Are you a Mom and a Professional?  Do you suffer guilt over not being a “better” mom?  Then consider these words of wisdom from my son who was 15 years old at the time. May they relieve some if not all of your guilt. (For working Dads who are Moms too.)

I returned to work as a manager in a Fortune 100 company when J. was 3 months old.  By the time he was two I was a full time graduate student.  I left for school early Monday, stayed overnight, and did not return home until Tuesday around 8:00 P.M.  I always brought J. a special treat from the bakery near school.  I can picture him now, sitting in his high chair at the kitchen table, Dad by his side, excitement blazing in his eyes, smiling from ear to ear.  “Did you bring me a treat?”  Always.

For the following 6 years I ran a consulting business, attended classes and worked an internship.   Psychology texts became bedtime stories, allowing me to study and us to spend time together.  At the age of five he asked about my dissertation, “Mom, if you took all the pages and put them in the driveway would it be longer than the car?”  Made me laugh.   I had him copy all my papers from the computer’s hard drive to a CD when he was 7.  He labeled it “Psycho Mom.”  Made me laugh. 

I felt guilty that I wasn’t home more – baking chocolate chip cookies together, arranging art projects, and taking trips to the park. Friends and co-workers assured me that my son, my husband and I had wonderful relationships and no one was suffering. It was the quality not the quantity that mattered.  None of this relieved my guilt very much.  But I was compelled.  I loved my work, and I did not want to stop or slow down.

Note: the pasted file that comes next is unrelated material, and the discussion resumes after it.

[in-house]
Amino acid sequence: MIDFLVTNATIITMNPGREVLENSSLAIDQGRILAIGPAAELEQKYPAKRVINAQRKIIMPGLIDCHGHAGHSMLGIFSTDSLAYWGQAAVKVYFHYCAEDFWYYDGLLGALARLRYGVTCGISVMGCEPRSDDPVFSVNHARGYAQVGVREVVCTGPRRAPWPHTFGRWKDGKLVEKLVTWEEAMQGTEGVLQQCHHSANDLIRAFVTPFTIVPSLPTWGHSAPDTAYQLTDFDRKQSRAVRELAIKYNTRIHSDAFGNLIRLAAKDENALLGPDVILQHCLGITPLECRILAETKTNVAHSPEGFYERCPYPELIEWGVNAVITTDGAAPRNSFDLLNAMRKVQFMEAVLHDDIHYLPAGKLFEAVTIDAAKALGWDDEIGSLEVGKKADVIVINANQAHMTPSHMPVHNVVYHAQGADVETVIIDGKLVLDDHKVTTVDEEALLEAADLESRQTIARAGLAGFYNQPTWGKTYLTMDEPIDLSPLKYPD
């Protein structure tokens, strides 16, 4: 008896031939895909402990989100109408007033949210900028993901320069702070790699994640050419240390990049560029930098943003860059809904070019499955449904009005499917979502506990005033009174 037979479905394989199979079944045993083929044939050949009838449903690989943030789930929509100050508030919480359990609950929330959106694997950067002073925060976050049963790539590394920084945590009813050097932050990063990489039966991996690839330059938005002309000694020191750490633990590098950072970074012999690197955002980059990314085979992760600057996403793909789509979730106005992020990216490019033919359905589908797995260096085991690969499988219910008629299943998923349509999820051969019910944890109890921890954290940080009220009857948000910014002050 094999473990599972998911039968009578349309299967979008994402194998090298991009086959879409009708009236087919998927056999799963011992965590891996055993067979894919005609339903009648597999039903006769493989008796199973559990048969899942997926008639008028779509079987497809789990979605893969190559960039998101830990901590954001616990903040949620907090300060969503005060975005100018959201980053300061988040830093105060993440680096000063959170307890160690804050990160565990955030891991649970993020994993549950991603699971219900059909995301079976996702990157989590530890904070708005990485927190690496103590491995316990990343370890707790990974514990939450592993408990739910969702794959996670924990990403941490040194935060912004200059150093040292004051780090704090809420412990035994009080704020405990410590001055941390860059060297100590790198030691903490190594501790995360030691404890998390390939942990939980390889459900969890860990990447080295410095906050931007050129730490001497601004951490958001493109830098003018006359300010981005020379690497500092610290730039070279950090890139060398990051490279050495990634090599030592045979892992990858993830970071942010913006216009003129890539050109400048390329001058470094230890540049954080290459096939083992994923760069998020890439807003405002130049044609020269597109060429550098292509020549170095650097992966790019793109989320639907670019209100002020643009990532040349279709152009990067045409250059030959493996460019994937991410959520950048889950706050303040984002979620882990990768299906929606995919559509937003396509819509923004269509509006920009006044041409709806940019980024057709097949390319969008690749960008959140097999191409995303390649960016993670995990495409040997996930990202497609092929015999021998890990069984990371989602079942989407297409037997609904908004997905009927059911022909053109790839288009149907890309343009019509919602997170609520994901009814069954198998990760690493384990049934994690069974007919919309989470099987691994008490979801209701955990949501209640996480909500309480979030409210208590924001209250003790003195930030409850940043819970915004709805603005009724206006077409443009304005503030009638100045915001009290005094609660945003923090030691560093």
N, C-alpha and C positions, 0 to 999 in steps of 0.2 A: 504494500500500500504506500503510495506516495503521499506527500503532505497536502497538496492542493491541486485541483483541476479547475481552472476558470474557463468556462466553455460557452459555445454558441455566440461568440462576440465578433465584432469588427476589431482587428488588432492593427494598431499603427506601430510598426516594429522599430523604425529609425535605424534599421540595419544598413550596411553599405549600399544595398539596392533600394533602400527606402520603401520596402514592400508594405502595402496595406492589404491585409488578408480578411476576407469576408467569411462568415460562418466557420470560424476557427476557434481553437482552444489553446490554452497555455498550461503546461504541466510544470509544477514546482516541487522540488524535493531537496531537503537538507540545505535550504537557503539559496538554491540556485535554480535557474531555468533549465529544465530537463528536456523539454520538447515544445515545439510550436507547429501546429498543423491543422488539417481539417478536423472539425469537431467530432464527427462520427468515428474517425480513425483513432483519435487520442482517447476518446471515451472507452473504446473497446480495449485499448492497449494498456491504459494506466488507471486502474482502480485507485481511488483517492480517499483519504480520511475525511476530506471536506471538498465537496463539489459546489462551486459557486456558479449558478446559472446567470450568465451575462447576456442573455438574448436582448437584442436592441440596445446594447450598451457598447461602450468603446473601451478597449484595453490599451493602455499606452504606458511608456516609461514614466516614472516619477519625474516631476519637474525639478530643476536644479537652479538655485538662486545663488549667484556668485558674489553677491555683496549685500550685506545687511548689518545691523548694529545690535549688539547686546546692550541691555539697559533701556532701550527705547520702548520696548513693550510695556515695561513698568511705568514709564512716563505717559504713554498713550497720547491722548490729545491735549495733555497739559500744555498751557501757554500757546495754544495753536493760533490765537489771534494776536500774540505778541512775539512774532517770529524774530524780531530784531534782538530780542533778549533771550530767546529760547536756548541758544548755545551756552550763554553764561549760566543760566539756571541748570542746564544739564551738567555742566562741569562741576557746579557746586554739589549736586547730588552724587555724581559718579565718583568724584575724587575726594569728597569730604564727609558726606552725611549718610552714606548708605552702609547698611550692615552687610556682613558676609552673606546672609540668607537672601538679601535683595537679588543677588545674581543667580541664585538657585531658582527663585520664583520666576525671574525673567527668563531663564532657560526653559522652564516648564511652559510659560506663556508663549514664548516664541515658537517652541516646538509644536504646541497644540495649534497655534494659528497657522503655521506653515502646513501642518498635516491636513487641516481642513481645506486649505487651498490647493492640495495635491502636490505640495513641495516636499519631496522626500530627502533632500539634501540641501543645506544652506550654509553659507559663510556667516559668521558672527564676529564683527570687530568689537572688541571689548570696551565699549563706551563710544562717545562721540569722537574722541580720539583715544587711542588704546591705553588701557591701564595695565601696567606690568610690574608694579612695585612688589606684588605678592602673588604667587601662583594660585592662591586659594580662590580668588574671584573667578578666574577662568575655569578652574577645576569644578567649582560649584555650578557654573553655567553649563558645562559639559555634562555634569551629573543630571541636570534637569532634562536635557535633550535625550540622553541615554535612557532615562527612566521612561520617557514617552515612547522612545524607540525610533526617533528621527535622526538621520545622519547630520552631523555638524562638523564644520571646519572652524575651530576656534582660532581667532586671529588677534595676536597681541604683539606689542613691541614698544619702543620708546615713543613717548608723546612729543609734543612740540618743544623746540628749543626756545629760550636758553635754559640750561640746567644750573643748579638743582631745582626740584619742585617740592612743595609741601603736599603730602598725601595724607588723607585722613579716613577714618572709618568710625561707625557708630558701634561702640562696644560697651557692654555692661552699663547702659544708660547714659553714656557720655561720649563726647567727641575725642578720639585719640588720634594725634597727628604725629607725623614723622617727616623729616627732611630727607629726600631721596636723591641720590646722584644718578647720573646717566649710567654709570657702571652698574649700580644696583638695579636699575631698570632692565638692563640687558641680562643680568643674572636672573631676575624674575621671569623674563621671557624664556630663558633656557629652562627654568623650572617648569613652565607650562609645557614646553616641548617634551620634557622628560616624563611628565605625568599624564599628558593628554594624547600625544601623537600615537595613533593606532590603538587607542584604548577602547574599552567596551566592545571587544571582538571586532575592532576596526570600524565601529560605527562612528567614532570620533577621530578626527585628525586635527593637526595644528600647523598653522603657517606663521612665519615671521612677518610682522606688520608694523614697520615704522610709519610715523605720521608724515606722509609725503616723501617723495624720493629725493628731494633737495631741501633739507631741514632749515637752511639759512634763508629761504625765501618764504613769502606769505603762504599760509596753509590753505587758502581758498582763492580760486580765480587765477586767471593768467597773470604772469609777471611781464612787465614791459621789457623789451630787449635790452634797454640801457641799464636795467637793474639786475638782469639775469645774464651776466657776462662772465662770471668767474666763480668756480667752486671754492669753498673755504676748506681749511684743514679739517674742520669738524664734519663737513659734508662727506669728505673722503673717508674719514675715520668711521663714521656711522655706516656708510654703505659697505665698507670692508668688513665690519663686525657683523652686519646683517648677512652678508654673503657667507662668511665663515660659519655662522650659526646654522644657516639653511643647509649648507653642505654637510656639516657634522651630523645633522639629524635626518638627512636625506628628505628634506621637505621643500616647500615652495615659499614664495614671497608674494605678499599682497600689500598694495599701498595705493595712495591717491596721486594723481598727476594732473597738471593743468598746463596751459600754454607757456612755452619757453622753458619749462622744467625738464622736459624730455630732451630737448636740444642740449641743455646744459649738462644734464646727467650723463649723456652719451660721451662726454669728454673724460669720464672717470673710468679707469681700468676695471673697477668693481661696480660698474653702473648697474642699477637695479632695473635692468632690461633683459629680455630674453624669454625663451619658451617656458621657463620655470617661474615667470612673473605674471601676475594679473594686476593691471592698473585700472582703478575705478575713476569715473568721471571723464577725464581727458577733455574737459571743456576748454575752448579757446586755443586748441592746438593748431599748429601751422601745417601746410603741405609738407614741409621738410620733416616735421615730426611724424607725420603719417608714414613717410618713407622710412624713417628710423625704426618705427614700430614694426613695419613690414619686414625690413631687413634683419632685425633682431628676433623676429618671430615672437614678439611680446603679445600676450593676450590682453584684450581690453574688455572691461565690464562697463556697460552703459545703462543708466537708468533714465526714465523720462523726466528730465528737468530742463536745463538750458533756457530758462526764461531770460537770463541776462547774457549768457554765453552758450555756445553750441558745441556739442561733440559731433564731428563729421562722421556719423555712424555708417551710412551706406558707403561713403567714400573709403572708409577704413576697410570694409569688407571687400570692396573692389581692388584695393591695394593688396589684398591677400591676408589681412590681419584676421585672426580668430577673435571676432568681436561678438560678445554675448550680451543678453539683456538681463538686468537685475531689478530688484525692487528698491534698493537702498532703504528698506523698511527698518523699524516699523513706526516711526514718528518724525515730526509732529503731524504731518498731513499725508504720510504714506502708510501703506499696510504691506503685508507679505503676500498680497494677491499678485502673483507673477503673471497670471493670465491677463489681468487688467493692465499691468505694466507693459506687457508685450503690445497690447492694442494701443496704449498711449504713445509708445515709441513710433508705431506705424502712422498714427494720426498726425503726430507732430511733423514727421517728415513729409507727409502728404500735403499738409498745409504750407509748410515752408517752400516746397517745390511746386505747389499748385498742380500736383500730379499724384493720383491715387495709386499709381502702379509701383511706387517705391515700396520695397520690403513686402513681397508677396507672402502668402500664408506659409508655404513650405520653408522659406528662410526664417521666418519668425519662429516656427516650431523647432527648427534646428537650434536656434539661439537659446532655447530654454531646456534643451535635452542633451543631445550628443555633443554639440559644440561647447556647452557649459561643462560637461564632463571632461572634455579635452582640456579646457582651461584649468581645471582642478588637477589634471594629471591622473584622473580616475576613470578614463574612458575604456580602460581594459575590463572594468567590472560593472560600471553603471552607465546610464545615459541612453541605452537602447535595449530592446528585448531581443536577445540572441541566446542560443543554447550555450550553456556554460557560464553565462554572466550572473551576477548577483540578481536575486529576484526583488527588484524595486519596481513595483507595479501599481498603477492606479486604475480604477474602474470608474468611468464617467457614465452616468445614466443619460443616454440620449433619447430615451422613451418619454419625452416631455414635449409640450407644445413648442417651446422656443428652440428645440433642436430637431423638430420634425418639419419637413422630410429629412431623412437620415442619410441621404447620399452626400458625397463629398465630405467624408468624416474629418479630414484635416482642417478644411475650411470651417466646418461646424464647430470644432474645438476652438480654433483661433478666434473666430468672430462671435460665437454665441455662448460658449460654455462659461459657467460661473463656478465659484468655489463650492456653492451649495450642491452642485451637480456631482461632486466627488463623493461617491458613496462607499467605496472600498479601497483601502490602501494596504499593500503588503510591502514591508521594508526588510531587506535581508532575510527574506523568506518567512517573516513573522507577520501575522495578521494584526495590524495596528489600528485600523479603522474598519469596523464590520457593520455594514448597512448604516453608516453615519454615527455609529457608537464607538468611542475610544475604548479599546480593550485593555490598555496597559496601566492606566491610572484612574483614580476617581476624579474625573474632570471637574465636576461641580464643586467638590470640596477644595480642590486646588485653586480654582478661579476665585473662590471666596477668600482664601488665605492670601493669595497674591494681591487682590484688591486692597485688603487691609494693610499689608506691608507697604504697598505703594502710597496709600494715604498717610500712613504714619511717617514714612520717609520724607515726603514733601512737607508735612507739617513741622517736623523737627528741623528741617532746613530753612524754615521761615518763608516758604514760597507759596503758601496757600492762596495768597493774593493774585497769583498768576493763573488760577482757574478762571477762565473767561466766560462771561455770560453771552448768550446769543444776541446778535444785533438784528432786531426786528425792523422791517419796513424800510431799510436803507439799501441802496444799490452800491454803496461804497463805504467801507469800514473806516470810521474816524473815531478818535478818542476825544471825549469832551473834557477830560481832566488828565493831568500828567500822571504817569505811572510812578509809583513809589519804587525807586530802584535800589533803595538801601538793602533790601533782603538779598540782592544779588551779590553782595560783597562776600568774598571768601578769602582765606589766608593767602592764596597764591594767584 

When Jordan was 15, I considered taking a job and no longer running my own business so I could spend more time at home. The teenage years are so very important and kids that age are vulnerable in so many ways.  Jordan, my husband Bob and I talked about the change.  Jordan was practically dumb-founded  “Why would you ever want to do that?  You love your work.  You wouldn’t be you if you didn’t work, or did something you don’t love as much. You’d be unhappy, and that would make the rest of us unhappy.  Things are good just the way they are.”  That young man stopped me in my tracks.  I had not valued one of the most important life lessons he was learning.  Be who you are, your authentic self – and the rest will be okay, hard perhaps but okay.

Jordan is 19 and a college freshman.  When the year began people asked how he was adjusting.  The word “adjusting” never occurred to me in relation to my son and college.  He is an amazingly social person and very independent. He began doing his own laundry at 12.  At 14 he cooked meals for himself and often for friends.  He shopped for groceries before he could drive.  He loves college – the independence, the freedom, the life. 

Recently a friend whose son is also a college freshman discovered that he had not attended classes at all second semester.  Instead he slept late, played video games and partied with friends at night.  I asked Jordan what advice he might give my friend about her son.  “Get him out of there,”  he said.  “That kid doesn’t know how good he has it, and they shouldn’t be wasting their hard earned money sending him to college right now.”  My son – I am very proud of who he is and what he values even if he didn’t have as many fresh baked chocolate chip cookies in his day. 

We all give our children many gifts.  Enjoy the ones you are giving them.  Some day they will let you now how they’ve received and grown from these lessons.   

HAPPY MOTHER’S DAY!

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